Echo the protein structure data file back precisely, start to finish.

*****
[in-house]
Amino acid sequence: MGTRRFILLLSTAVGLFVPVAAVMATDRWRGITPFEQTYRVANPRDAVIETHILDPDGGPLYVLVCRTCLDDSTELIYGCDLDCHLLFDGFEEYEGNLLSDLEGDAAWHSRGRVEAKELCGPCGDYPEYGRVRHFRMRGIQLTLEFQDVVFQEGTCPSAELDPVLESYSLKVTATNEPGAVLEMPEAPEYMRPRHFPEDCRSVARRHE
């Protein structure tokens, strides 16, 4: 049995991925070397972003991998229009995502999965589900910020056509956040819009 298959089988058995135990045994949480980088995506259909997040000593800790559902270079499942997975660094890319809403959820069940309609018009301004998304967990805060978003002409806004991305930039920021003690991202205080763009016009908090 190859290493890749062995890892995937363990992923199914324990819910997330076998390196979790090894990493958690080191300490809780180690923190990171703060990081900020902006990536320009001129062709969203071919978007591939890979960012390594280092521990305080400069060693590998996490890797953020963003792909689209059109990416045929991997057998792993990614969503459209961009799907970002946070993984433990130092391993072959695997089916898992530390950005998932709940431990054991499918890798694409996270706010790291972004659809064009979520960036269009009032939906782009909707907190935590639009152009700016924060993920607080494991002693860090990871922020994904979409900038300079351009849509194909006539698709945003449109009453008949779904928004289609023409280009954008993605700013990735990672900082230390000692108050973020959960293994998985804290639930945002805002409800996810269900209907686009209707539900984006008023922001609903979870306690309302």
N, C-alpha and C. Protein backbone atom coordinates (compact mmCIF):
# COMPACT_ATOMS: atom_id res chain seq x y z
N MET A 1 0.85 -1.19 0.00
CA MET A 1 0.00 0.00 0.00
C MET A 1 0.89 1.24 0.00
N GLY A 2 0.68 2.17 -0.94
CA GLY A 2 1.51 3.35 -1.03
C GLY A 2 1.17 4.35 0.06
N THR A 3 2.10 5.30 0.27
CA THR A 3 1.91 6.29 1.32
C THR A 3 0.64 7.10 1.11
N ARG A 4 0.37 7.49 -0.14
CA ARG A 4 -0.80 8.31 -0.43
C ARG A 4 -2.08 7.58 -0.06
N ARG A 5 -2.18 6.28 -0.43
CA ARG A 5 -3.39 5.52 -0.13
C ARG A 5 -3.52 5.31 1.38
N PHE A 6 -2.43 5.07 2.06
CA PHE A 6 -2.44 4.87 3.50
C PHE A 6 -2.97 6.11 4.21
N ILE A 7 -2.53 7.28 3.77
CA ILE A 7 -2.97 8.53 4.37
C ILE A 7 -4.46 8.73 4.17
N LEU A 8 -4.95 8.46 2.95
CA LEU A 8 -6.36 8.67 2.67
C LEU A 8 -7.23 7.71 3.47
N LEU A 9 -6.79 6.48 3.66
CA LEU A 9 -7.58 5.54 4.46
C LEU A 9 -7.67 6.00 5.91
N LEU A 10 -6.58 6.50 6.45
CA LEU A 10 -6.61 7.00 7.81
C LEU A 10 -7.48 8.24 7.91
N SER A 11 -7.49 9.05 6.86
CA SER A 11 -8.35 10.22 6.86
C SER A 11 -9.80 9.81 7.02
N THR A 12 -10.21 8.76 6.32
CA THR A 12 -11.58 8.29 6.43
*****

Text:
[in-house]
Amino acid sequence: MGTRRFILLLSTAVGLFVPVAAVMATDRWRGITPFEQTYRVANPRDAVIETHILDPDGGPLYVLVCRTCLDDSTELIYGCDLDCHLLFDGFEEYEGNLLSDLEGDAAWHSRGRVEAKELCGPCGDYPEYGRVRHFRMRGIQLTLEFQDVVFQEGTCPSAELDPVLESYSLKVTATNEPGAVLEMPEAPEYMRPRHFPEDCRSVARRHE
């Protein structure tokens, strides 16, 4: 049995991925070397972003991998229009995502999965589900910020056509956040819009 298959089988058995135990045994949480980088995506259909997040000593800790559902270079499942997975660094890319809403959820069940309609018009301004998304967990805060978003002409806004991305930039920021003690991202205080763009016009908090 190859290493890749062995890892995937363990992923199914324990819910997330076998390196979790090894990493958690080191300490809780180690923190990171703060990081900020902006990536320009001129062709969203071919978007591939890979960012390594280092521990305080400069060693590998996490890797953020963003792909689209059109990416045929991997057998792993990614969503459209961009799907970002946070993984433990130092391993072959695997089916898992530390950005998932709940431990054991499918890798694409996270706010790291972004659809064009979520960036269009009032939906782009909707907190935590639009152009700016924060993920607080494991002693860090990871922020994904979409900038300079351009849509194909006539698709945003449109009453008949779904928004289609023409280009954008993605700013990735990672900082230390000692108050973020959960293994998985804290639930945002805002409800996810269900209907686009209707539900984006008023922001609903979870306690309302």
N, C-alpha and C. Protein backbone atom coordinates (compact mmCIF):
# COMPACT_ATOMS: atom_id res chain seq x y z
N MET A 1 0.85 -1.19 0.00
CA MET A 1 0.00 0.00 0.00
C MET A 1 0.89 1.24 0.00
N GLY A 2 0.68 2.17 -0.94
CA GLY A 2 1.51 3.35 -1.03
C GLY A 2 1.17 4.35 0.06
N THR A 3 2.10 5.30 0.27
CA THR A 3 1.91 6.29 1.32
C THR A 3 0.64 7.10 1.11
N ARG A 4 0.37 7.49 -0.14
CA ARG A 4 -0.80 8.31 -0.43
C ARG A 4 -2.08 7.58 -0.06
N ARG A 5 -2.18 6.28 -0.43
CA ARG A 5 -3.39 5.52 -0.13
C ARG A 5 -3.52 5.31 1.38
N PHE A 6 -2.43 5.07 2.06
CA PHE A 6 -2.44 4.87 3.50
C PHE A 6 -2.97 6.11 4.21
N ILE A 7 -2.53 7.28 3.77
CA ILE A 7 -2.97 8.53 4.37
C ILE A 7 -4.46 8.73 4.17
N LEU A 8 -4.95 8.46 2.95
CA LEU A 8 -6.36 8.67 2.67
C LEU A 8 -7.23 7.71 3.47
N LEU A 9 -6.79 6.48 3.66
CA LEU A 9 -7.58 5.54 4.46
C LEU A 9 -7.67 6.00 5.91
N LEU A 10 -6.58 6.50 6.45
CA LEU A 10 -6.61 7.00 7.81
C LEU A 10 -7.48 8.24 7.91
N SER A 11 -7.49 9.05 6.86
CA SER A 11 -8.35 10.22 6.86
C SER A 11 -9.80 9.81 7.02
N THR A 12 -10.21 8.76 6.32
CA THR A 12 -11.58 8.29 6.43